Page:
If you capsize, sweeping the water out with your arm or sloshing out the water before getting back in gets much of the water out in a hurry.
Have you seen our capsize video?

Oars need collars (or stops) to keep the oarlocks from sliding off the oars. Hopefully your oars came with collars that work with the large Gaco oarlocks and are adjustable.
The collars should be adjusted to fit the boat, so that when rowing the oar handles almost touch each other on the centerline of the boat.
The collars should be adjusted to fit the forward oarlocks because they are closer together. Measuring  from the outboard edge of the collars to the inboard tip of the oar handle, 22 1/4” should work fine.ptwatercraft.comThe collars shown were made from contact cementing a long length of 3/4” webbing around (and around) the oar.
This is not the easiest thing to do and hopefully you have oars with collars that work well. The diameter of the collars shown is not large enough, as the collars can get wedged in the oarlock, restricting rotation.

If your PT 11 or Spear is damaged, even if it happened in an embarrassing way (such as backing a truck into it), we want to hear about it. Take careful photos and send them to us. sometimes big repairs can be quite easy to do.

One repair that would not be easy to fix is what could happen if your mast was not seated all the way down in the socket and you went sailing. The socket itself is not very strong, it’s the upper and lower mast partners that spread the considerable mast loads out into the boat.
If the mast wasn’t all the way down, the bottom end of the mast could break the socket and a very ugly hole in the deck would result.

pt11-seated-mastA mast hold-down is not very convenient, but could be just an eye strap mounted to the deck just aft of the socket. A bungee or lashing to the boom vang eye strap would hold the mast down. A wrap of colored tape on the mast to show when it is fully seated is another idea.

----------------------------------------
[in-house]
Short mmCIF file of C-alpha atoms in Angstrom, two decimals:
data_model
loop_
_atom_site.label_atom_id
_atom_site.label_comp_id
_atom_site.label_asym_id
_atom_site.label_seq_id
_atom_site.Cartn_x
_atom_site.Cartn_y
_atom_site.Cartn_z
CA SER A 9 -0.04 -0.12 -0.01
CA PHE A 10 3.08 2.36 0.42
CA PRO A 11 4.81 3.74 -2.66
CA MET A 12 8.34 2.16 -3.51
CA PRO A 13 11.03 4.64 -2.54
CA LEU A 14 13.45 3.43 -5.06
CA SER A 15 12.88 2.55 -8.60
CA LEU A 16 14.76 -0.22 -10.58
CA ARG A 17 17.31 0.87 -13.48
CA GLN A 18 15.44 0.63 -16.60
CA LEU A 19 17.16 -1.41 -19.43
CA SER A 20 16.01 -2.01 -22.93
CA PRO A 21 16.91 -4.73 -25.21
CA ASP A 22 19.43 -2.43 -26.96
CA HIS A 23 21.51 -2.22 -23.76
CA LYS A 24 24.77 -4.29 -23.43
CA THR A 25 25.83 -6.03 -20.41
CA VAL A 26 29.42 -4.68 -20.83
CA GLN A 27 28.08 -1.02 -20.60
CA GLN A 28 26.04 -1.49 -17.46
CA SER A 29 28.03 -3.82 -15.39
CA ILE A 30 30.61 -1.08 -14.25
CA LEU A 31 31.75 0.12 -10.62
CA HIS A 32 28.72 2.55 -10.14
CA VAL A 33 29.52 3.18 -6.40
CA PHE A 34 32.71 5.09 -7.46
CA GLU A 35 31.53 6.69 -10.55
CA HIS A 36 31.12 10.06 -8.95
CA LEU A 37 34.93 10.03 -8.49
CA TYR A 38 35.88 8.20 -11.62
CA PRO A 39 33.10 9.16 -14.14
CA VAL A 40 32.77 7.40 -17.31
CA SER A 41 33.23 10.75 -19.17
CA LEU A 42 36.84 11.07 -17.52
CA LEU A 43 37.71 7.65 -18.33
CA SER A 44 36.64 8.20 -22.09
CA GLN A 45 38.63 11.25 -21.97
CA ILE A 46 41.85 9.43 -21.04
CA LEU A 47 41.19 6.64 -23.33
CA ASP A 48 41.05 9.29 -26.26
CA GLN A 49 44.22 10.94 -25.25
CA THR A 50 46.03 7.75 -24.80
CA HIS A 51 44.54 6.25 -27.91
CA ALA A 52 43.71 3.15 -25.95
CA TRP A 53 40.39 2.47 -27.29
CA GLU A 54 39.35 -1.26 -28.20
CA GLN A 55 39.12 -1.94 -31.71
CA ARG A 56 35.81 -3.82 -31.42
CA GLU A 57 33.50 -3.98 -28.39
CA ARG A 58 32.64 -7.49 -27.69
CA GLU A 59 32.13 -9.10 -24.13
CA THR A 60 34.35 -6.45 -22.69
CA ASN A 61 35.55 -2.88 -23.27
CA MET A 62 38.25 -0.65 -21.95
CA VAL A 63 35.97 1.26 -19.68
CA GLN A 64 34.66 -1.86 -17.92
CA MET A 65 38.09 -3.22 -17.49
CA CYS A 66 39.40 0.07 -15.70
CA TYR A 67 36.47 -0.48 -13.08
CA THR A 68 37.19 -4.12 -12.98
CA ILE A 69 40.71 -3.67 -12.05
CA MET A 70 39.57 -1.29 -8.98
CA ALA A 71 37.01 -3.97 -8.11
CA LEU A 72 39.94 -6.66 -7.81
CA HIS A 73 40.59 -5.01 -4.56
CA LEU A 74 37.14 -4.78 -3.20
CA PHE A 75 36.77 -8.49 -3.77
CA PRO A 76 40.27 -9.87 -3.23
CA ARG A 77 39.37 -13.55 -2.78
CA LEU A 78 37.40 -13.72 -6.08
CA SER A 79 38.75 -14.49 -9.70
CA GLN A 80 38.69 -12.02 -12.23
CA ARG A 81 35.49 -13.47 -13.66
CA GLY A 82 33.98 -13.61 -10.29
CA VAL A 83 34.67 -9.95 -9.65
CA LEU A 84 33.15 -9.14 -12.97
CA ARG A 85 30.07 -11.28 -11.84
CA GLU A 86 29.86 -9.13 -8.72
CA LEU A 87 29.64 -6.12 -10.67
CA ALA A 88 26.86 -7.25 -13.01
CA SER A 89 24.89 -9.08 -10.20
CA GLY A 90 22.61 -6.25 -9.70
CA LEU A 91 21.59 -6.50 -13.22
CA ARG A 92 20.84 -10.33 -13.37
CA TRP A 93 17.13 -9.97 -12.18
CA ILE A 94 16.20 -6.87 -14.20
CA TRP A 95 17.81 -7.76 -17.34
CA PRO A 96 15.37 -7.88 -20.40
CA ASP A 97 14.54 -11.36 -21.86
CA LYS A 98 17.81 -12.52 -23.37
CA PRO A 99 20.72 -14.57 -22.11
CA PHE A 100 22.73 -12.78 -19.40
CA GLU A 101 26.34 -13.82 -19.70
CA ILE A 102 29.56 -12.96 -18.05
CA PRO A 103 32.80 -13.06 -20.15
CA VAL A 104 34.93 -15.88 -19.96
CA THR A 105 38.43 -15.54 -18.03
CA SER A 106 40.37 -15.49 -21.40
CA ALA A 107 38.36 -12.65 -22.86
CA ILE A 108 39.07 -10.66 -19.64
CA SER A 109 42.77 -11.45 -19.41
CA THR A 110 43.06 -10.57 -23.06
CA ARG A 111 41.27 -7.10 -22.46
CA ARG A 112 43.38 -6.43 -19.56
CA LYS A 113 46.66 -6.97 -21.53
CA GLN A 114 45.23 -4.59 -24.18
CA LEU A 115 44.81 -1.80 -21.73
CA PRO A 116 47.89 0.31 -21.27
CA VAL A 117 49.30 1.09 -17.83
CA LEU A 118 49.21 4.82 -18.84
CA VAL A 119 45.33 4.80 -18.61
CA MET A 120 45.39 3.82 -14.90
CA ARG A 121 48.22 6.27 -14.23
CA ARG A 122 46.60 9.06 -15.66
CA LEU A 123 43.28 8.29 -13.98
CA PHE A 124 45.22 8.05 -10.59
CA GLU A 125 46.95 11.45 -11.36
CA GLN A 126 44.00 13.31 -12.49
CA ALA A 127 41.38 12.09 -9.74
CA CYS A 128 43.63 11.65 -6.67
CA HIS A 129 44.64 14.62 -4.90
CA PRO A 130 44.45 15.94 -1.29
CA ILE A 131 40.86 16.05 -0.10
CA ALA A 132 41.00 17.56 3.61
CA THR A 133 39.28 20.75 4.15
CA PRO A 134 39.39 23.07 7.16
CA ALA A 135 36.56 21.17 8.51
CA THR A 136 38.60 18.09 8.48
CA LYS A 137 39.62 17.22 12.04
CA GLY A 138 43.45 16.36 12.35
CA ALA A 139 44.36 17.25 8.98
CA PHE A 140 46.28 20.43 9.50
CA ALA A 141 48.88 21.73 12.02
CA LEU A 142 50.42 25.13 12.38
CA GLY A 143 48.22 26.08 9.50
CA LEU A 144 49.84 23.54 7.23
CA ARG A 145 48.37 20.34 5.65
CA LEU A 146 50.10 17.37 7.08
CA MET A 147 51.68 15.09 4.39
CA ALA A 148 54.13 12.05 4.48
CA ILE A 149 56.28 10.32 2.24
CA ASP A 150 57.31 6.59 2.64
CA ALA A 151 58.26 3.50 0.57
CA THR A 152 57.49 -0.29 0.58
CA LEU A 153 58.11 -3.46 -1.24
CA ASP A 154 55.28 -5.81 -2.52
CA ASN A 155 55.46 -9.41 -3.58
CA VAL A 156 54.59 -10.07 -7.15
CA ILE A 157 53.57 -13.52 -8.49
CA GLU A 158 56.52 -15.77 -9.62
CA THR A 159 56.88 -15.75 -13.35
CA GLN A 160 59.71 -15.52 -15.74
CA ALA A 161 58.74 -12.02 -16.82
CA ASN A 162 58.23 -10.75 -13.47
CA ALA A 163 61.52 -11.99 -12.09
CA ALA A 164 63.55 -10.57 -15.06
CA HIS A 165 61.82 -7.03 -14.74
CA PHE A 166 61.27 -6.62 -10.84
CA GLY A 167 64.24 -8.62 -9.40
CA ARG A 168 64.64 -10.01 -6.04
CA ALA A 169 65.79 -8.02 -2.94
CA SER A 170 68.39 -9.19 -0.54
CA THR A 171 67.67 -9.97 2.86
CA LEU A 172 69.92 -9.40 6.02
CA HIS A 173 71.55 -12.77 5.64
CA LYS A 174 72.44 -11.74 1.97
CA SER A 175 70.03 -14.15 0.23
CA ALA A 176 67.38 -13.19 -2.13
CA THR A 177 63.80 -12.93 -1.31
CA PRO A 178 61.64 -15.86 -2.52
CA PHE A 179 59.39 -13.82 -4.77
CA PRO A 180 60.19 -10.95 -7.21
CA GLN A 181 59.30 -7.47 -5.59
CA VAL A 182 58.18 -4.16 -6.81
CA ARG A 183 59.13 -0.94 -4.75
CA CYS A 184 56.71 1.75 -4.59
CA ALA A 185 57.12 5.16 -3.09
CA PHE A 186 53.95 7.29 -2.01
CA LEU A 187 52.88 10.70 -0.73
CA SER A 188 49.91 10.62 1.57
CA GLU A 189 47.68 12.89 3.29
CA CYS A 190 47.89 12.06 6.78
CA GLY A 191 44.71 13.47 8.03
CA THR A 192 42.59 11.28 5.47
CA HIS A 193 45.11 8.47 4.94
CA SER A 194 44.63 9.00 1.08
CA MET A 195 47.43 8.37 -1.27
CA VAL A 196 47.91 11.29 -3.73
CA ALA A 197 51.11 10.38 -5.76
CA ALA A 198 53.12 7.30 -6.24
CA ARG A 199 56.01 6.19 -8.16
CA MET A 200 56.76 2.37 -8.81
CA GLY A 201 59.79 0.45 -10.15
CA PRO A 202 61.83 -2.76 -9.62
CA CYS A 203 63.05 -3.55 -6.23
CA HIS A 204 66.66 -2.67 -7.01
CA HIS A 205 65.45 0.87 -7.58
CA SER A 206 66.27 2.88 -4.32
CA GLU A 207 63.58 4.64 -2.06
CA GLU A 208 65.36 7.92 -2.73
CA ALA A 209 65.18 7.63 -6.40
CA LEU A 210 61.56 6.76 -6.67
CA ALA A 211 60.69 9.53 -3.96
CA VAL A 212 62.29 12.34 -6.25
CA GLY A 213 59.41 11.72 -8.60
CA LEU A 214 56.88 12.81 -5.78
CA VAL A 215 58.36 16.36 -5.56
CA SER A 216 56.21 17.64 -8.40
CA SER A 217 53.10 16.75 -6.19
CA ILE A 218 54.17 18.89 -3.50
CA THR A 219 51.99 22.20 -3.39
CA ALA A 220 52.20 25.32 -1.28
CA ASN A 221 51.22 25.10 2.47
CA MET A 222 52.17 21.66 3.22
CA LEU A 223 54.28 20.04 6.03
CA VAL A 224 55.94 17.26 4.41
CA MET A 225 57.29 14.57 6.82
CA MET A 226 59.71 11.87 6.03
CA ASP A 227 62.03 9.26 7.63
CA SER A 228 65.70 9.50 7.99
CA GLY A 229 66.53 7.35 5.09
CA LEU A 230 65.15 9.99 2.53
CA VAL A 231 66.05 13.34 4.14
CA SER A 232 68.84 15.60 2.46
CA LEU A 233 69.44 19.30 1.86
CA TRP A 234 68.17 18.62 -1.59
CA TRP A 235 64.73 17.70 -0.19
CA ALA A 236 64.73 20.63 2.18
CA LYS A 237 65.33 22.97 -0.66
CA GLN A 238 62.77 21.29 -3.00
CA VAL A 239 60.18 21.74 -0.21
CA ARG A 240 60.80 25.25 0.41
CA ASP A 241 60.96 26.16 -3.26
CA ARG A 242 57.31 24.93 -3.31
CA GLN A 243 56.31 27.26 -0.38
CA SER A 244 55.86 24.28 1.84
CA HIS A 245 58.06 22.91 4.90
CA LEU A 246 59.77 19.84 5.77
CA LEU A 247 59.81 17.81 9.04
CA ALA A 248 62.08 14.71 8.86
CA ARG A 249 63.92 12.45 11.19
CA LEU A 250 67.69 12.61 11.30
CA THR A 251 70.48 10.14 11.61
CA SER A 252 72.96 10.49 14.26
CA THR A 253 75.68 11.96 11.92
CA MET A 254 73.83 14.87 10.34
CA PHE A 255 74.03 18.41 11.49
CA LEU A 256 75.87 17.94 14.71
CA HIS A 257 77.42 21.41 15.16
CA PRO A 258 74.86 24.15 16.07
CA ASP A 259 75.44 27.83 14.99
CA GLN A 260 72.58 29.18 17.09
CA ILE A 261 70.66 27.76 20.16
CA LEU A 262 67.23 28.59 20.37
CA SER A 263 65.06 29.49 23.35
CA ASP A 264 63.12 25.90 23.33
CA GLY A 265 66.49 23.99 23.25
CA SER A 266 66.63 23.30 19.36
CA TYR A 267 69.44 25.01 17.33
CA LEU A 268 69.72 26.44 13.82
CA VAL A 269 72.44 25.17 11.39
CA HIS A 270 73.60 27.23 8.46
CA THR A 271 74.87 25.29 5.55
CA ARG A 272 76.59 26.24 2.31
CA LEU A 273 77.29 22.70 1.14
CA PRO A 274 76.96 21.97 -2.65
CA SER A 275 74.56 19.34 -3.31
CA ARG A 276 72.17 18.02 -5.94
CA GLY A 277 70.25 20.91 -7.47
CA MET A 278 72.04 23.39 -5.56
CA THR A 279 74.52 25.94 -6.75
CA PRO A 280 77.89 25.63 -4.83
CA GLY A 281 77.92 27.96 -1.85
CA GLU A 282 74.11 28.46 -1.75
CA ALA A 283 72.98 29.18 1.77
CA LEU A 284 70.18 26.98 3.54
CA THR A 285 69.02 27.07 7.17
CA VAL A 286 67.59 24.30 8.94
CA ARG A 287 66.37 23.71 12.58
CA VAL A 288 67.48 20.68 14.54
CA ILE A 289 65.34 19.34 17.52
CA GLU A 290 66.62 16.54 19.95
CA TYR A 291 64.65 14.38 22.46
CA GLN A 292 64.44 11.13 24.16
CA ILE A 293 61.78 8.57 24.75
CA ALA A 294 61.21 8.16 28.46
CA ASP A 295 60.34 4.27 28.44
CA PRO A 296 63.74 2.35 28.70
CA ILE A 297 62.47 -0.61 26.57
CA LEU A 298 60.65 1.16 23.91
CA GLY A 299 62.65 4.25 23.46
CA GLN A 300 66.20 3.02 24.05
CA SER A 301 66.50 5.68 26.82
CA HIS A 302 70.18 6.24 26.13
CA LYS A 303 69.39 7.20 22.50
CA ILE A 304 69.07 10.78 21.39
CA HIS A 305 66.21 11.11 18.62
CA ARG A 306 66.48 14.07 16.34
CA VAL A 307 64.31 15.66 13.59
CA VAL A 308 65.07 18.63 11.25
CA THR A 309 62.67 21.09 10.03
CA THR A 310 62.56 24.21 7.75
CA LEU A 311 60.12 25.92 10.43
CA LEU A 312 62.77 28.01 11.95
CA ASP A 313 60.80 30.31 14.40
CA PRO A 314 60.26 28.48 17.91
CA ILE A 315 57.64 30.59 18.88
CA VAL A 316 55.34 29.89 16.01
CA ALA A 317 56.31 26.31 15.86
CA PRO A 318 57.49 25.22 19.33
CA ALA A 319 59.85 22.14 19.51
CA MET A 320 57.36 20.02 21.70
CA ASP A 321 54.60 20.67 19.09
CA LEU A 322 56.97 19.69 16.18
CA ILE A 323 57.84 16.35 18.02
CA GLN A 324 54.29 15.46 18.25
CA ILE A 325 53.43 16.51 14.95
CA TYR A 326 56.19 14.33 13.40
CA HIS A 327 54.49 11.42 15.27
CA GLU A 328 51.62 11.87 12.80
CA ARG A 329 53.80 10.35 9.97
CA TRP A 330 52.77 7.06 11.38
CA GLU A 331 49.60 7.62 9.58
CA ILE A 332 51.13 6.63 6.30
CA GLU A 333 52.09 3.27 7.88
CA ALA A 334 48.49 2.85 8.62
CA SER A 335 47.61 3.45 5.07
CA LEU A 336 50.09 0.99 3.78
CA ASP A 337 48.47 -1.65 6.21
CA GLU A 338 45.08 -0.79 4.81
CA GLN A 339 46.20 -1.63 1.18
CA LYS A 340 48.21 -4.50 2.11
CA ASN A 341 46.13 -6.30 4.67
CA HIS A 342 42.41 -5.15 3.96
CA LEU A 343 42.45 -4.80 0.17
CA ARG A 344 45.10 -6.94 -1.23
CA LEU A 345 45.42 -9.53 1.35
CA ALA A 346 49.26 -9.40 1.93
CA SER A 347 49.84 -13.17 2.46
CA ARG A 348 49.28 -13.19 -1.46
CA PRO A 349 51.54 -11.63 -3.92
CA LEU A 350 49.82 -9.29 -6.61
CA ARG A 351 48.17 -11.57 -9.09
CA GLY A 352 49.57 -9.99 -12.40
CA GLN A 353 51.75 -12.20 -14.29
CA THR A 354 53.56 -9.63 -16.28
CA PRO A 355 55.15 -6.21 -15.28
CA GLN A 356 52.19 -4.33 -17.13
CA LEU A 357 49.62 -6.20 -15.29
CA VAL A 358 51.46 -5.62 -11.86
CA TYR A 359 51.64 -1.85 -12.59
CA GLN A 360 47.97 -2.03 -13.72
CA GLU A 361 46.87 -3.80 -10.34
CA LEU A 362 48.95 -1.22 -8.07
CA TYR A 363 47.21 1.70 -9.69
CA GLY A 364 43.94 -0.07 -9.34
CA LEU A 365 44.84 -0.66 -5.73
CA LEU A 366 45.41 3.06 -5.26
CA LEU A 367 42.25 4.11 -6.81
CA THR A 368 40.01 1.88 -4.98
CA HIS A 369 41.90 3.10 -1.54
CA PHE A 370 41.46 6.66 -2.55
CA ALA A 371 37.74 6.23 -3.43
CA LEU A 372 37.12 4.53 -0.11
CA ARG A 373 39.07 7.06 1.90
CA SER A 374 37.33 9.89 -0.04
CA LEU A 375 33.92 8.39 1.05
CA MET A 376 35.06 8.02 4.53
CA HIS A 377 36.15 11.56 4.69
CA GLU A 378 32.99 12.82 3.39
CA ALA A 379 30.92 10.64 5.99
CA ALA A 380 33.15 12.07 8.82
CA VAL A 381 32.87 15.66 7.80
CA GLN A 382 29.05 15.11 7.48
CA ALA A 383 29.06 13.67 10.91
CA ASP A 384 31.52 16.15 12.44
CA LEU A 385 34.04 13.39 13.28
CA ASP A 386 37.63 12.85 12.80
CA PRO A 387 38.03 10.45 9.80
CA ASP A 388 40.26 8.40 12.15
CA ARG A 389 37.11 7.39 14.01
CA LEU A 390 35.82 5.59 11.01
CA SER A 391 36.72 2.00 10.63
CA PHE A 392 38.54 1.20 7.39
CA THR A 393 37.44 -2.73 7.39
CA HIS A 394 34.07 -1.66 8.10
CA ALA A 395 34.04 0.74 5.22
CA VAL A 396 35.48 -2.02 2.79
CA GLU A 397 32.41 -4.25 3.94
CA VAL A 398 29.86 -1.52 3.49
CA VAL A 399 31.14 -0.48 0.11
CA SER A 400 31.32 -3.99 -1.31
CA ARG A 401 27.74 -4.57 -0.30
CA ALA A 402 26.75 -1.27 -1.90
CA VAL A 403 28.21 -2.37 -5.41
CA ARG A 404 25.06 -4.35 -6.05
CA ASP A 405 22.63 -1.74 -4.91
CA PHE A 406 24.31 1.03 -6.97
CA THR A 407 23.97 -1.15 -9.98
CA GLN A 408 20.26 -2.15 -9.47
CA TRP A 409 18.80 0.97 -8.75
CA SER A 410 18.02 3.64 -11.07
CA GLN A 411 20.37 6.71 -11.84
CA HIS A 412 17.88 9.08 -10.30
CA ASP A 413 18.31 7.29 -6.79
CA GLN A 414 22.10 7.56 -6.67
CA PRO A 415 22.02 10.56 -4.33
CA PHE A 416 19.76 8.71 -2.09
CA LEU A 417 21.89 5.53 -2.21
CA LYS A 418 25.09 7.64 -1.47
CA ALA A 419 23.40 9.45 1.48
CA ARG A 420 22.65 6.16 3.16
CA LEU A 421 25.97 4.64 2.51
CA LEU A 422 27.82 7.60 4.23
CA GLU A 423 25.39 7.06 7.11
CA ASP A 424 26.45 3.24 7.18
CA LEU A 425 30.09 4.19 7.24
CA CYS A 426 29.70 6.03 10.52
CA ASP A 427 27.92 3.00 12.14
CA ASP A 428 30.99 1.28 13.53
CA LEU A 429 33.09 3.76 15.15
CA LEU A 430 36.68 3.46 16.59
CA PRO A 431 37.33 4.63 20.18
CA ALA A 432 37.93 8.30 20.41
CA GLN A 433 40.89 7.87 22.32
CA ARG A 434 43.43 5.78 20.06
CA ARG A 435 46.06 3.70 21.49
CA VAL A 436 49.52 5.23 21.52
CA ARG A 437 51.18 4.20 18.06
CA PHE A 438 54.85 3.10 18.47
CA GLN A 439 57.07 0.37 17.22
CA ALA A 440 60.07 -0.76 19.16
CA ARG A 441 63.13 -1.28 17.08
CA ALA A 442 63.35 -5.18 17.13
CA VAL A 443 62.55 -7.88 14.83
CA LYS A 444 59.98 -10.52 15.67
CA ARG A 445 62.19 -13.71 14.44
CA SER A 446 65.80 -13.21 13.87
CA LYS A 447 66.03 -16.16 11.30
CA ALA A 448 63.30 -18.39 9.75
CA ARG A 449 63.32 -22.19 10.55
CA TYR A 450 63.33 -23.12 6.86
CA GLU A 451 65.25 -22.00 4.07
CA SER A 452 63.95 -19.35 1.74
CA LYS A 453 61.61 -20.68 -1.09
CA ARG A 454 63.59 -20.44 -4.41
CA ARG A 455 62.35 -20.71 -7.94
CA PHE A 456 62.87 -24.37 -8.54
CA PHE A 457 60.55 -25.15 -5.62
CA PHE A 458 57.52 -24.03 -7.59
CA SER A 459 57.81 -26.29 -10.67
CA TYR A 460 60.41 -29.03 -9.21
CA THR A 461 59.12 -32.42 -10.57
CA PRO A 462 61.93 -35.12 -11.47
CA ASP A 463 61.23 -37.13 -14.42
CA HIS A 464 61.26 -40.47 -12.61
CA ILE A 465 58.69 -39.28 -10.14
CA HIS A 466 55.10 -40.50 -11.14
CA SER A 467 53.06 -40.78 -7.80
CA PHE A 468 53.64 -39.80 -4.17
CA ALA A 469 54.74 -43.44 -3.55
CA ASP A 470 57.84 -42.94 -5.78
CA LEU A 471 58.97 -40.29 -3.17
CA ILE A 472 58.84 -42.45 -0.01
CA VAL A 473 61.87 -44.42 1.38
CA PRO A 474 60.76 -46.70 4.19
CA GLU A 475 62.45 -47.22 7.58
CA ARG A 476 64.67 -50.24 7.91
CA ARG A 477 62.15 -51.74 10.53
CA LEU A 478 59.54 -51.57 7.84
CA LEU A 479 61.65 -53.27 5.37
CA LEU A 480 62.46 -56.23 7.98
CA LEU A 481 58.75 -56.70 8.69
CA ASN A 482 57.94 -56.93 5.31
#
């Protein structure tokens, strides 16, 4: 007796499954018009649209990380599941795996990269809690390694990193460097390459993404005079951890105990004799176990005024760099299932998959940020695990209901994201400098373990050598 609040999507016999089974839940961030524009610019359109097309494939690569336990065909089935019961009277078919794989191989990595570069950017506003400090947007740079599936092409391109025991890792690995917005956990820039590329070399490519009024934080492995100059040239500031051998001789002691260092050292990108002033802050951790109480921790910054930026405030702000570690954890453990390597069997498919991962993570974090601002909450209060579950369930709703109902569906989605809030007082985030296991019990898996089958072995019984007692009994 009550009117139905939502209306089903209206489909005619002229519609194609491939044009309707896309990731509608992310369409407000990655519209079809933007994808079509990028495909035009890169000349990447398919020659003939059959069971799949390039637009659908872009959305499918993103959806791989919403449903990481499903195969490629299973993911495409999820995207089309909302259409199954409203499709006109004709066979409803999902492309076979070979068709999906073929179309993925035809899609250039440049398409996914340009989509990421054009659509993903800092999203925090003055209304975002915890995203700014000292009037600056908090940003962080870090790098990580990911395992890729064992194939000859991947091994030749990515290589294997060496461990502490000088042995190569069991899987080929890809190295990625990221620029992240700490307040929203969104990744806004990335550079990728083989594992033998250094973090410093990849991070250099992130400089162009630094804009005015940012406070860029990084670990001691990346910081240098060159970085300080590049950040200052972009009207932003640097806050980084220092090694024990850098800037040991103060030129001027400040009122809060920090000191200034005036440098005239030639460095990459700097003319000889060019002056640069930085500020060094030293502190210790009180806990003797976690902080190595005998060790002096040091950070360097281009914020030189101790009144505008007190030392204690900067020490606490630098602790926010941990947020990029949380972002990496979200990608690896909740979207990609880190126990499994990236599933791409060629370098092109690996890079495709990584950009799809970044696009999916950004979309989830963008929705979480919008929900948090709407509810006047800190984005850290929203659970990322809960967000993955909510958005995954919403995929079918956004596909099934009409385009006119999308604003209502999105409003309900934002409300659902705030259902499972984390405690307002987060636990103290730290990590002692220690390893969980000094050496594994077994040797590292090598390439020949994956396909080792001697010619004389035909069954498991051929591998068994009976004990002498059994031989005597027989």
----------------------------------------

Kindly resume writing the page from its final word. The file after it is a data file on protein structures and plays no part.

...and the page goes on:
Remember to check that the mast is seated after a capsize.

Speaking of the boom vang, don’t over do it. The sail is most powerful if it twists a bit, and the boom could be broken if you used way too much tension, so go easy on the vang.

Also, remember that dinghy sailing takes a lot of skill and should be approached cautiously. Going for your first sail on a gusty day is not a good idea, even if you sailed dinghies as a kid. Ease into it by starting in light and steady wind. build your skills in stages. If you are serious about it, do a capsize and self-rescue test, but do it with help nearby and don’t forget the bailer. PDF version of this guide

Fun! For the second year we had a blast in our PT 11 as the smallest entrant in the Shipwright's Regatta hosted by the Port Townsend Sailing Association. Russell was at the helm and I was ballast, chocolate dispenser, and "kite" handler,  .... hmmmm... maybe we have some work to do if we are going to get real about racing...
My little kite... 'I think I can, I think I can...' photo by 'Ace' Spragg

Of course Russell would have been much faster by himself but no fun without me! Kidding aside, we didn't do all that bad (13th out of 19 boats in Class B) since our competition was all multiples of us in waterline. (except for Simeon in Noddy, his SCAMP)
Lil B is our PT 11.

It was a beautiful day, perfect breeze, sunshine, and little chop. I took some photos and Ace managed to capture a shot of our "kite" on the down wind leg... yes, it really was a kite. I could not get it out from behind the mainsail but it actually did have some pull to it. The one time I got it up higher, it nose dived into the water and became an instant drogue. A funny experiment that confirmed we could come up with an 'itty bitty' spinnaker and make use of it. We shall see...

Oddly, for Russell and I, it takes more discipline to actually get it together to participate in our local sailing events than to work in the shop and office every day! Gotta work on that... 😉 AEB

Pictures follow.